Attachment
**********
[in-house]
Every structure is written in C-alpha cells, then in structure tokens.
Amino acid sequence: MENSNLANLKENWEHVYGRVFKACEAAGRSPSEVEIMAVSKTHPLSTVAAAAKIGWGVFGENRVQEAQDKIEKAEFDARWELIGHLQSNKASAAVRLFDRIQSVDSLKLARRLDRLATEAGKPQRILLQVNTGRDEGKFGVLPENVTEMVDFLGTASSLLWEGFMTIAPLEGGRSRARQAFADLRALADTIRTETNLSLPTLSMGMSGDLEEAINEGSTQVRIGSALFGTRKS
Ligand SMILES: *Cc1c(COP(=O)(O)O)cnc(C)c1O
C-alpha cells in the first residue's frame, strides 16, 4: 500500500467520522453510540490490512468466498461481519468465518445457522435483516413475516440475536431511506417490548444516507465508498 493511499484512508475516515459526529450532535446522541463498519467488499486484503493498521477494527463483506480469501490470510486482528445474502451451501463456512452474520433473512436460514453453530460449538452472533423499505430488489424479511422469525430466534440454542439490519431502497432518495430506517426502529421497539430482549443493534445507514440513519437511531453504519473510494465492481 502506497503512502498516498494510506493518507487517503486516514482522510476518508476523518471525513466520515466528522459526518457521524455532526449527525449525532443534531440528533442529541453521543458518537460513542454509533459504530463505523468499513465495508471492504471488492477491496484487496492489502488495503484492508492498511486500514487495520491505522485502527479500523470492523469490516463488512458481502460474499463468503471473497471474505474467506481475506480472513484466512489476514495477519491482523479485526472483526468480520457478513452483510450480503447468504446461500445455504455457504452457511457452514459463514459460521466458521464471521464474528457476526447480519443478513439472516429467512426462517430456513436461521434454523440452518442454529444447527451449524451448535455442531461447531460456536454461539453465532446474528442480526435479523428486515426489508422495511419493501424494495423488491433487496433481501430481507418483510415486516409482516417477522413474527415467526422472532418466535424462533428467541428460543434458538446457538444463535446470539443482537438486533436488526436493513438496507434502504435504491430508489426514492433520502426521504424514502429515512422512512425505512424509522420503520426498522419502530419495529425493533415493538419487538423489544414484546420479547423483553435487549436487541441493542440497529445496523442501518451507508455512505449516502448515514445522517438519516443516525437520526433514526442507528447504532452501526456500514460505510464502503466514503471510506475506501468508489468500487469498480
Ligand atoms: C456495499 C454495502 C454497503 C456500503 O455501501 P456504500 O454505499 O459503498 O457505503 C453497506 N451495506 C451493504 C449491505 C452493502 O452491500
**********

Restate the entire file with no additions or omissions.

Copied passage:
[in-house]
Every structure is written in C-alpha cells, then in structure tokens.
Amino acid sequence: MENSNLANLKENWEHVYGRVFKACEAAGRSPSEVEIMAVSKTHPLSTVAAAAKIGWGVFGENRVQEAQDKIEKAEFDARWELIGHLQSNKASAAVRLFDRIQSVDSLKLARRLDRLATEAGKPQRILLQVNTGRDEGKFGVLPENVTEMVDFLGTASSLLWEGFMTIAPLEGGRSRARQAFADLRALADTIRTETNLSLPTLSMGMSGDLEEAINEGSTQVRIGSALFGTRKS
Ligand SMILES: *Cc1c(COP(=O)(O)O)cnc(C)c1O
C-alpha cells in the first residue's frame, strides 16, 4: 500500500467520522453510540490490512468466498461481519468465518445457522435483516413475516440475536431511506417490548444516507465508498 493511499484512508475516515459526529450532535446522541463498519467488499486484503493498521477494527463483506480469501490470510486482528445474502451451501463456512452474520433473512436460514453453530460449538452472533423499505430488489424479511422469525430466534440454542439490519431502497432518495430506517426502529421497539430482549443493534445507514440513519437511531453504519473510494465492481 502506497503512502498516498494510506493518507487517503486516514482522510476518508476523518471525513466520515466528522459526518457521524455532526449527525449525532443534531440528533442529541453521543458518537460513542454509533459504530463505523468499513465495508471492504471488492477491496484487496492489502488495503484492508492498511486500514487495520491505522485502527479500523470492523469490516463488512458481502460474499463468503471473497471474505474467506481475506480472513484466512489476514495477519491482523479485526472483526468480520457478513452483510450480503447468504446461500445455504455457504452457511457452514459463514459460521466458521464471521464474528457476526447480519443478513439472516429467512426462517430456513436461521434454523440452518442454529444447527451449524451448535455442531461447531460456536454461539453465532446474528442480526435479523428486515426489508422495511419493501424494495423488491433487496433481501430481507418483510415486516409482516417477522413474527415467526422472532418466535424462533428467541428460543434458538446457538444463535446470539443482537438486533436488526436493513438496507434502504435504491430508489426514492433520502426521504424514502429515512422512512425505512424509522420503520426498522419502530419495529425493533415493538419487538423489544414484546420479547423483553435487549436487541441493542440497529445496523442501518451507508455512505449516502448515514445522517438519516443516525437520526433514526442507528447504532452501526456500514460505510464502503466514503471510506475506501468508489468500487469498480
Ligand atoms: C456495499 C454495502 C454497503 C456500503 O455501501 P456504500 O454505499 O459503498 O457505503 C453497506 N451495506 C451493504 C449491505 C452493502 O452491500